I’m currently working with our team to continue the roll-out of Server 2012. Part of that process is updating our installation and configuration management plan. Nick Craver, one of our developers who likes to help with the sysadmin work and has been featured on this blog, and I have spent a good amount of time tweaking our deployment scripts (server and application deployment) to facilitate the roll out of new servers. We’ve got our SQL Server and web tier installs fully scripted, to the point where we can go from bare metal to a fully functional web server in about 3 hours (mainly OS install time and running Windows Updates).
We are still working out the rest of our deployment story, looking for integration points with our Puppet configuration management, making the configuration idempotent, and creating artifacts that can be stored in source control to version our environment. But each week sees more Server 2012 (and PowerShell use… Pete’s started using a bunch of stuff I wrote and now I have bugs to fix… grrr.. ) in our environment.
Where do we want to be?
I would like to see our Windows deployments that are in a production capacity (internally or externally facing) under full configuration management control, with changes pushed via a configuration management infrastructure and configurations enforced regularly.
I would like to have most of our servers running Server Core (doesn’t make much sense to do that for our management stations, but for most servers it works).
Most of all, I would like our server deployment to help serve as a template for a different way of Windows administration, one with rigid standards but quick to respond to changing needs. I’d like to see our infrastructure as agile as our code base, where changing our OS configuration is as easy as pushing a build is for our development teams. I’d like to be able to validate infrastructure changes quickly, closing the feedback loop and allowing worry free infrastructure changes.
You all have a front row seat to our environmental changes and I plan to blog extensively about my configuration management efforts in the near future, giving you an opportunity to learn from my mistakes.
Moving about 35 servers, something like 2000 pounds of computer hardware 50 blocks, doesn’t seem like that big of a thing. However, in our geek microcosm moving to a new colocation facility was a year long adventure with lessons learned, arguments, designs and redesigns, a hurricane, and many weekends of preparation that somehow resulted in a setup that we are all very proud of. We always want to share our experiences, so this post has some of the lessons we learned, and in the next post have all the technical detail of our new facility.
Lesson 1: Be Prophets
Sometimes you run your systems, and sometimes they run you. If you are not always looking forward, they eventually will ruin you and your job can seem like a post-apocalyptic nightmare. What your bottlenecks will be in capacity planing isn’t always obvious. Our network design was going to break down or get ugly unless we went from cabinets to a cage, and farther down the road our provider had limited power for our growth.
We did make the time to look to the future. We realized our capacity limits months before we started to feel the pressure, but because the process took a year there still was the feeling of the systems running us. They are cruel task masters – anyone that has seen Terminator or the Matrix know this. When they rule you, you end up in a reactive position and you start to lose control. The move was a reminder that this can’t be allowed to happen, we need to stay vigilant and look to the future.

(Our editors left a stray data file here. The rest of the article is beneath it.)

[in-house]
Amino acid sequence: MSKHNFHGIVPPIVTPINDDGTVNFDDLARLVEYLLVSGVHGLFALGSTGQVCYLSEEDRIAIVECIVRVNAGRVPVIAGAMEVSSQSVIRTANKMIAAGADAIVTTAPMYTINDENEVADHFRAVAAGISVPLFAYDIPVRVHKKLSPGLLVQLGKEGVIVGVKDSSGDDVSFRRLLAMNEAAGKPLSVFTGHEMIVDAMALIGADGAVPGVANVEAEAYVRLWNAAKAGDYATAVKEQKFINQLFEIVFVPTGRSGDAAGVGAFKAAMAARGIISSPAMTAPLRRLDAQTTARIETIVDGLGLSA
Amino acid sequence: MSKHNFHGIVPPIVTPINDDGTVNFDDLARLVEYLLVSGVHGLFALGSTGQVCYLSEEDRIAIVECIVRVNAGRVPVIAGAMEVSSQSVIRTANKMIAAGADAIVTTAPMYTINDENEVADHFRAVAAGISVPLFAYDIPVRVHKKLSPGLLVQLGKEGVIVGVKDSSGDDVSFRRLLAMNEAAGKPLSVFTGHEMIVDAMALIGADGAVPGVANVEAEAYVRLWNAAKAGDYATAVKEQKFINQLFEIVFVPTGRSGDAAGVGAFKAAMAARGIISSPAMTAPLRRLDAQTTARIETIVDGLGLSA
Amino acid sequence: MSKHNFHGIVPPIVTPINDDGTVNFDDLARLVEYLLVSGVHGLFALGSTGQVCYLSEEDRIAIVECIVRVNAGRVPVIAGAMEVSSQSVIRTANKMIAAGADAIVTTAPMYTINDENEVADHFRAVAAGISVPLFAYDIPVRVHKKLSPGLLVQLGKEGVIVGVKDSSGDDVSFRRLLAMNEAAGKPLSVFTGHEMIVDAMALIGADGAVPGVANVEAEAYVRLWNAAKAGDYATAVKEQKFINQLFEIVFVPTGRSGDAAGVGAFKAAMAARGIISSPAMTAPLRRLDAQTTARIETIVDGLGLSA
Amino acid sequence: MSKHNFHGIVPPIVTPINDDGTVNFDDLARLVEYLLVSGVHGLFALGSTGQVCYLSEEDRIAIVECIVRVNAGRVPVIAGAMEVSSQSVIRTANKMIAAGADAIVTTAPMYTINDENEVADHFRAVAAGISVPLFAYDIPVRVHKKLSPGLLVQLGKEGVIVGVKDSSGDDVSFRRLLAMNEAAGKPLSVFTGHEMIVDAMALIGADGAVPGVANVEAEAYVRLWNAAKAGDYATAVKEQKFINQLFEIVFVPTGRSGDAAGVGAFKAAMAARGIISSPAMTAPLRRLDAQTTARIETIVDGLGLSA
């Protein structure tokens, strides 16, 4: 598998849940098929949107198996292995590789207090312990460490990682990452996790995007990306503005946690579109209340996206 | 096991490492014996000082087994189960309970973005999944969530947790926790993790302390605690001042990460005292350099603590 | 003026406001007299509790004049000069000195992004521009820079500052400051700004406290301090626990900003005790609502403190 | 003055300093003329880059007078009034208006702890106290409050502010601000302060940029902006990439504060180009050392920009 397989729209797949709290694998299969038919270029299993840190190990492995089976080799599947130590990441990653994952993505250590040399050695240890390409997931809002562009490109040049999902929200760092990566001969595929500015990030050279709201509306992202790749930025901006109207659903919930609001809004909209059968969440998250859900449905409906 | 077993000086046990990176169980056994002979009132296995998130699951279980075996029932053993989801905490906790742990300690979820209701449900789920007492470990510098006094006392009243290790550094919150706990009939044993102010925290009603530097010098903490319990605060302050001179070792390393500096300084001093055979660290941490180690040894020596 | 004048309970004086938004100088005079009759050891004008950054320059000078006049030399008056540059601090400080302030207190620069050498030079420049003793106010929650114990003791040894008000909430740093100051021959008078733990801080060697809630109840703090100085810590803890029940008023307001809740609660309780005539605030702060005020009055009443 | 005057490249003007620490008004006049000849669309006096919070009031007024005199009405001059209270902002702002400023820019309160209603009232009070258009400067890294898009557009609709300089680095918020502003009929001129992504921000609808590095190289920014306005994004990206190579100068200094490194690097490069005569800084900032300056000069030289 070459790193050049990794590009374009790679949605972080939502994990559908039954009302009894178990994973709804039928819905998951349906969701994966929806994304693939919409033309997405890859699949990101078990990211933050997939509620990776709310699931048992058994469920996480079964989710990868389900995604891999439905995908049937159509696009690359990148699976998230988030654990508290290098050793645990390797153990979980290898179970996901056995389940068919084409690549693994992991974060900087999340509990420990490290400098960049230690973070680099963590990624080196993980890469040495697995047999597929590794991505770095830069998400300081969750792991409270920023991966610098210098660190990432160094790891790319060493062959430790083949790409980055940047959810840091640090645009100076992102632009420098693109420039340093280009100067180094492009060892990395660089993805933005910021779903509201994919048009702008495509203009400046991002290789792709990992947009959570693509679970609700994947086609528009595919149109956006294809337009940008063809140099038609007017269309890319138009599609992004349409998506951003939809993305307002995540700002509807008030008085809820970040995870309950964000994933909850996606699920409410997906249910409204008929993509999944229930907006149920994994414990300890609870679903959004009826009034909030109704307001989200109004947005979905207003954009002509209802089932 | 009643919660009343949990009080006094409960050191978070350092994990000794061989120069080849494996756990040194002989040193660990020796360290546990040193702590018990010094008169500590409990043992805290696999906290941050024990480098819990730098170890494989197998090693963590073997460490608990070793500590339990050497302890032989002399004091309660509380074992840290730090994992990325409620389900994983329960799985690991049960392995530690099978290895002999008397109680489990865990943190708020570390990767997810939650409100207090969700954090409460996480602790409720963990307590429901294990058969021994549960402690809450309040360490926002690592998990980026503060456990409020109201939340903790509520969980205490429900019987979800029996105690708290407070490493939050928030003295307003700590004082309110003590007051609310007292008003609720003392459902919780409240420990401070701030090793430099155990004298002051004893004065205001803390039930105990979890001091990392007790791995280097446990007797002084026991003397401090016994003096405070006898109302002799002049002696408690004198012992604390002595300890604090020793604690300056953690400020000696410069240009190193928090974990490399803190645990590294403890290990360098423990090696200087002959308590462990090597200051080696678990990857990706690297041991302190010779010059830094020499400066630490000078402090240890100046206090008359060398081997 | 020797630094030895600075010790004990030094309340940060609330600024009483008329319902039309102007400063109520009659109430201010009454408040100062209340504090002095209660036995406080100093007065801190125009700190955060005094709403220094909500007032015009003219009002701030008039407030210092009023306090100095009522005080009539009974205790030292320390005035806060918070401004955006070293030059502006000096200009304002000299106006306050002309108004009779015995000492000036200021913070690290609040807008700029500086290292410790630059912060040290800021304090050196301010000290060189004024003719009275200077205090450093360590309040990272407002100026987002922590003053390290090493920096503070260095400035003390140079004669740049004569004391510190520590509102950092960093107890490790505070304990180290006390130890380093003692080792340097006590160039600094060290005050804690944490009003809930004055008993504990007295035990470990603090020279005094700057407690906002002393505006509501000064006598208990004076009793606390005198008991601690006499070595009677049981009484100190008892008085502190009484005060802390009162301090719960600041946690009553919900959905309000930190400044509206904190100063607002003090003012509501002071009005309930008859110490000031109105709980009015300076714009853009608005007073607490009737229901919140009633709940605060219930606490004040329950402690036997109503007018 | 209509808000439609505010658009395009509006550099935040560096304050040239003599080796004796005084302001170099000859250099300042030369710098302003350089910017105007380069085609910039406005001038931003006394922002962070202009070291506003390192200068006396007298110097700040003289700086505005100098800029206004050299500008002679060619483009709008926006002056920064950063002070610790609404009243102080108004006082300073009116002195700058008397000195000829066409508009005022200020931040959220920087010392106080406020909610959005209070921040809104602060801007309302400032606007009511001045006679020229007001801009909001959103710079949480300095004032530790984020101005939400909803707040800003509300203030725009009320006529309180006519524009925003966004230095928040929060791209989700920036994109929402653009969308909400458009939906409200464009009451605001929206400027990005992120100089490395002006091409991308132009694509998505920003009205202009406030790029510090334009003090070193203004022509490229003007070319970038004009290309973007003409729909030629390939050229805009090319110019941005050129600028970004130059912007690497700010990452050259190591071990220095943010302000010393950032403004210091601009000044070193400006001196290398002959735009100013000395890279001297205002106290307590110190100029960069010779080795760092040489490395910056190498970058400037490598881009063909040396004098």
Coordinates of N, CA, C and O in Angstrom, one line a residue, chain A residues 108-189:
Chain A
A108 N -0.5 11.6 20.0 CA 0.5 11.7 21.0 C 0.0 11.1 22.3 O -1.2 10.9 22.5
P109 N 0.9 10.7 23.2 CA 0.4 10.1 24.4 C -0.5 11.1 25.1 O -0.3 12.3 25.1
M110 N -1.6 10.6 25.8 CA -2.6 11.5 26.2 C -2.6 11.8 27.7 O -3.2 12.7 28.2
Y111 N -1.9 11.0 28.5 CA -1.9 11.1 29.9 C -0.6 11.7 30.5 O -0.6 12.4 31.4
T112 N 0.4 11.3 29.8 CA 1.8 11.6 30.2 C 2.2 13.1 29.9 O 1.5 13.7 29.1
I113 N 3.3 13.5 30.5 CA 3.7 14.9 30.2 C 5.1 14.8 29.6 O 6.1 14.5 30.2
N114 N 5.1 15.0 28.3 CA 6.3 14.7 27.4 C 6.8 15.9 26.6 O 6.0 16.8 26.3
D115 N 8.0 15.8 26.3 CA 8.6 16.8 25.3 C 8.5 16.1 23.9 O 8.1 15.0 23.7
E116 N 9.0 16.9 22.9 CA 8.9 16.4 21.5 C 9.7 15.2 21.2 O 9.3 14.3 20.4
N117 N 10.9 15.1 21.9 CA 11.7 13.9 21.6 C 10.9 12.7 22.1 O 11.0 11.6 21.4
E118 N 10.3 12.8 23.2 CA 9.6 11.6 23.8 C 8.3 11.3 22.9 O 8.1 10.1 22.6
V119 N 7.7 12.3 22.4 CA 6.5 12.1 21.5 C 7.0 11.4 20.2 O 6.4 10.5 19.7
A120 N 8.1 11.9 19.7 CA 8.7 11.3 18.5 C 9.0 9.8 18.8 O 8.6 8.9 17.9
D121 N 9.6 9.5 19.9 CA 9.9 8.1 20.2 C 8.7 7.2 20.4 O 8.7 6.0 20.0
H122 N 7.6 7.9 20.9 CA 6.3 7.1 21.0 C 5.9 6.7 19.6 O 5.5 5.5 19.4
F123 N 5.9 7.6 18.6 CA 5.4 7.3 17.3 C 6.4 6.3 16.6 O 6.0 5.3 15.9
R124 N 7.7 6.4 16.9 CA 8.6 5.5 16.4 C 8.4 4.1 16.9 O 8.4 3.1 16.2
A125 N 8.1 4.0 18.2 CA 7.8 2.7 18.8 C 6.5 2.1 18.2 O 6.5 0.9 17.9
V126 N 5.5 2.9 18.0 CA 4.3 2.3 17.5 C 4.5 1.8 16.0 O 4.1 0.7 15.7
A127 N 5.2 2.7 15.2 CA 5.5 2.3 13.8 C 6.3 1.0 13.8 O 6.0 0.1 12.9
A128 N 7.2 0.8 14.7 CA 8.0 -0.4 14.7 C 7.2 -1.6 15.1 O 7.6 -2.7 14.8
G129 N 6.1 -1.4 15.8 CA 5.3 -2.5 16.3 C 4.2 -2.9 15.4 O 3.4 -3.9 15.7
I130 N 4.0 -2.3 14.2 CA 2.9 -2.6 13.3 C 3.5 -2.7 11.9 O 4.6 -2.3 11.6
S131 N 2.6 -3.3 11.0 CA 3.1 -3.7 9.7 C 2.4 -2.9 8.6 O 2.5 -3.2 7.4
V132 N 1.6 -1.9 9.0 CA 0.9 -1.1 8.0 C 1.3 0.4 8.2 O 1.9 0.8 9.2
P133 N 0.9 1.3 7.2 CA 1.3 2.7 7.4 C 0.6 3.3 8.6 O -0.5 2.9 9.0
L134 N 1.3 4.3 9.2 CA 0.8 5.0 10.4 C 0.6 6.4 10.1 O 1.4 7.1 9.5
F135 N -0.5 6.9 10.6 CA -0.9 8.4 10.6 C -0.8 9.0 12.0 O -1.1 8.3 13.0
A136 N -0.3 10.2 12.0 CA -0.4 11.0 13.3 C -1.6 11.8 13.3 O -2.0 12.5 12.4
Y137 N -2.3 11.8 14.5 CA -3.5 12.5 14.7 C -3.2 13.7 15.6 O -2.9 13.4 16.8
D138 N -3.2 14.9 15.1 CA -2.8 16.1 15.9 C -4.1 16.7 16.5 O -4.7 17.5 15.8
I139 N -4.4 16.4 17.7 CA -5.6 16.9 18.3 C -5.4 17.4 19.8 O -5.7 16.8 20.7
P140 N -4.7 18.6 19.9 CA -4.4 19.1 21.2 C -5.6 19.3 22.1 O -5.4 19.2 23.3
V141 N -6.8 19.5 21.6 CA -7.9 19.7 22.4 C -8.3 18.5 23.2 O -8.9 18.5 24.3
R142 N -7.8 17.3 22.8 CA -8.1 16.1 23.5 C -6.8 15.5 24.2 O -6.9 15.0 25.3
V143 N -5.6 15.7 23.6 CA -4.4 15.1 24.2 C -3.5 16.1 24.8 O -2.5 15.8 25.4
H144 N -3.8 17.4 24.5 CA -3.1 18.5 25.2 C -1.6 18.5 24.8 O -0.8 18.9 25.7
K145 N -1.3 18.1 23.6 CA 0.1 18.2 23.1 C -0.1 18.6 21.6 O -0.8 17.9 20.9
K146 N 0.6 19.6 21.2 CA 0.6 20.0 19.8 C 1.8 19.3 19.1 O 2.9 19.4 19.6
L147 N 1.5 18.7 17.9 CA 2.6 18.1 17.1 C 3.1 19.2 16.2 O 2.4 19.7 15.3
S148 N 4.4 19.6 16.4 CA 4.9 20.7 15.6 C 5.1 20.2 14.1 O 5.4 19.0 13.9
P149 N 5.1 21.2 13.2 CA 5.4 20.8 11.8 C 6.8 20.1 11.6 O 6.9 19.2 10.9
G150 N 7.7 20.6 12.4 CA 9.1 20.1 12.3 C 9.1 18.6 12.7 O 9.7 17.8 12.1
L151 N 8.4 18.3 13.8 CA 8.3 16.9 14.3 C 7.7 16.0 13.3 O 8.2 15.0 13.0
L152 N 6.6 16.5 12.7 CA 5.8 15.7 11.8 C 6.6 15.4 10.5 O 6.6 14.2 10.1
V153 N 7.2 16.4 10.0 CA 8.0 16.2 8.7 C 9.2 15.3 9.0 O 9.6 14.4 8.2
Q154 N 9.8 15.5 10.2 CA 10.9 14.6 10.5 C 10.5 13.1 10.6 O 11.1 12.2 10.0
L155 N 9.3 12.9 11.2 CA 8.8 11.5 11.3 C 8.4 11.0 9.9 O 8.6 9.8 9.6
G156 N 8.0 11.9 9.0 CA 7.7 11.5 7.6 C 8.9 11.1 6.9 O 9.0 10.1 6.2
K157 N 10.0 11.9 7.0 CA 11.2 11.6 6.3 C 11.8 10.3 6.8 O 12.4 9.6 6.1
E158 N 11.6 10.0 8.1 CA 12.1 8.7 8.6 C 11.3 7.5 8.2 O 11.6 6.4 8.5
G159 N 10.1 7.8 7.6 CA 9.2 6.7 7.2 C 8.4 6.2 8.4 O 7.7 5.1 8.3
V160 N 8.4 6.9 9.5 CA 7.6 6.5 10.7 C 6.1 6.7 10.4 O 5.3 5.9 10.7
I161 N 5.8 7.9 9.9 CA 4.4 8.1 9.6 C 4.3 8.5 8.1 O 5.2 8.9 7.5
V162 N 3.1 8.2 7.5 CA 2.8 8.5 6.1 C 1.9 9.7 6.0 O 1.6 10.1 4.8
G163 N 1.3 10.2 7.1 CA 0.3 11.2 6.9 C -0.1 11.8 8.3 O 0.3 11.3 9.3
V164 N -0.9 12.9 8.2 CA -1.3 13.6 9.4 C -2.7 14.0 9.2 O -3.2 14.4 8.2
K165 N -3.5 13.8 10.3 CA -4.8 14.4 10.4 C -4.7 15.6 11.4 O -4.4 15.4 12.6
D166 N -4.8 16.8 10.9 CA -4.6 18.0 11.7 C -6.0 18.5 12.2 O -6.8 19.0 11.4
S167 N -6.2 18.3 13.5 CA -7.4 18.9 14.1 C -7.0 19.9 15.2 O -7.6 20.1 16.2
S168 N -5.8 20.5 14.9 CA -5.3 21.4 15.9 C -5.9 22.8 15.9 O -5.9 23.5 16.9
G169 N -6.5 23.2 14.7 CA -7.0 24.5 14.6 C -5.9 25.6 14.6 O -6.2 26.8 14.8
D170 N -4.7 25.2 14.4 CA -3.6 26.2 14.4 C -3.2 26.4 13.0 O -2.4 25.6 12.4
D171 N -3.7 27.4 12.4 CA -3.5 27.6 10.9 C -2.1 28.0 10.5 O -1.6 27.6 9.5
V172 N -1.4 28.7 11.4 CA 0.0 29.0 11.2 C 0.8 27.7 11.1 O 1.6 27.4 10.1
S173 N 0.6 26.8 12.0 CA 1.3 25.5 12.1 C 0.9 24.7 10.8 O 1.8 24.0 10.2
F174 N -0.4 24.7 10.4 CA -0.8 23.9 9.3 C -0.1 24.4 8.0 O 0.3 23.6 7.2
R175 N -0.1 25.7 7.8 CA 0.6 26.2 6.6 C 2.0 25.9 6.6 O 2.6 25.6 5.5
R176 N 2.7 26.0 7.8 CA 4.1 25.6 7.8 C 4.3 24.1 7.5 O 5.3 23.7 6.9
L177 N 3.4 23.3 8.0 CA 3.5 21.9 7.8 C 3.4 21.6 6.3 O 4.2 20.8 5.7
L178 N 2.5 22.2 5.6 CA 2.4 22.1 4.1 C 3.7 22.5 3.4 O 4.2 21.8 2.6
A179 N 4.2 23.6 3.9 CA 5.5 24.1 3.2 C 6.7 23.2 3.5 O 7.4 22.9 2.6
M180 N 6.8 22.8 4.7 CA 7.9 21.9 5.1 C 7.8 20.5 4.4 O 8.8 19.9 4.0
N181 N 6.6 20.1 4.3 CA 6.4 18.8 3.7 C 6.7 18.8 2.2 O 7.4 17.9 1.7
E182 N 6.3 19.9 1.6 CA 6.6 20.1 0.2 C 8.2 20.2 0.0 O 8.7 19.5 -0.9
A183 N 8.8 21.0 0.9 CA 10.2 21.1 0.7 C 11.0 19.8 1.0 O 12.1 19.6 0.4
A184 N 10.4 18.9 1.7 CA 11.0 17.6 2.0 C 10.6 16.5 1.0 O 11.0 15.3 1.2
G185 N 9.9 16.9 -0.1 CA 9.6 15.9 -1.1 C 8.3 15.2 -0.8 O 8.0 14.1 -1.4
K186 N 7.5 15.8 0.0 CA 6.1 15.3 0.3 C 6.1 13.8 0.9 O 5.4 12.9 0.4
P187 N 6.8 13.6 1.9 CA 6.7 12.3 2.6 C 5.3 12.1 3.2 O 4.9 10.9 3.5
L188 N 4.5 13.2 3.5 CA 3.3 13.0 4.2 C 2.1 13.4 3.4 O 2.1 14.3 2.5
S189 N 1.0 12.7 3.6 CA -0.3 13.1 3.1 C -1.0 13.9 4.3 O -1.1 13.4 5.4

Lesson 2: Beware the Purveyors of Colocation Space
They are tricksters and they want your gold. Some of them are masters of space and power and manipulate them to create the illusion of a good deal. Although a bit of an oversimplification, as a customer you generally care about a metric like “dollars per year to host a server”. However, colocation facilities generally don’t bill that way. They bill on space, power, and internet. So they do things like:
- Offer cheaper square footage, but require more square footage per rack (Although more space can mean more room in a cage to move around in)
- Only provide lower power options (i.e. 120/20 instead of something like 208/30) so you need more racks for the same amount of servers (Which will cause a bigger price difference over time with growth)
- Force you to grow in increments of multiple racks so you are paying for space (And maybe even power) you don’t need as you grow
- Put in some initial fees and initial higher prices just so they can remove or lower them to make you think you are getting a deal
If you model the costs based on your needs, accounting for growth, and look at the total cumulative costs you can see through their illusions.
Lesson 3: Holistic Design and Reality
We are control freaks. We decided to own everything inside our cage including the racks and PDUs. Short of building our own facility, this gave us a blank slate for the genesis of our perfect facility:
- There are constraints of what is actually available to buy, and how much you can actually know what you are getting
- Team members have different visions
Each choice you make along the way affects all the other choices. For example, Vertical PDUs mean you need a place on the rack to put them, certain types of cable management and cable arms might also take up that space. We discovered this as we went through a few different passes of various equipment that we had to return because it all didn’t work together.
Our biggest error with this was not making one person ultimately responsible for the physical design. Choices need to be made and not everyone’s ideas can be reconciled with each other and the constraints of reality. For a holistic design, eventually someone has to reconcile reality with what everyone wants or you end up with a bunch of individually well thought out pieces that don’t fit together (as well as a bit of frustration.)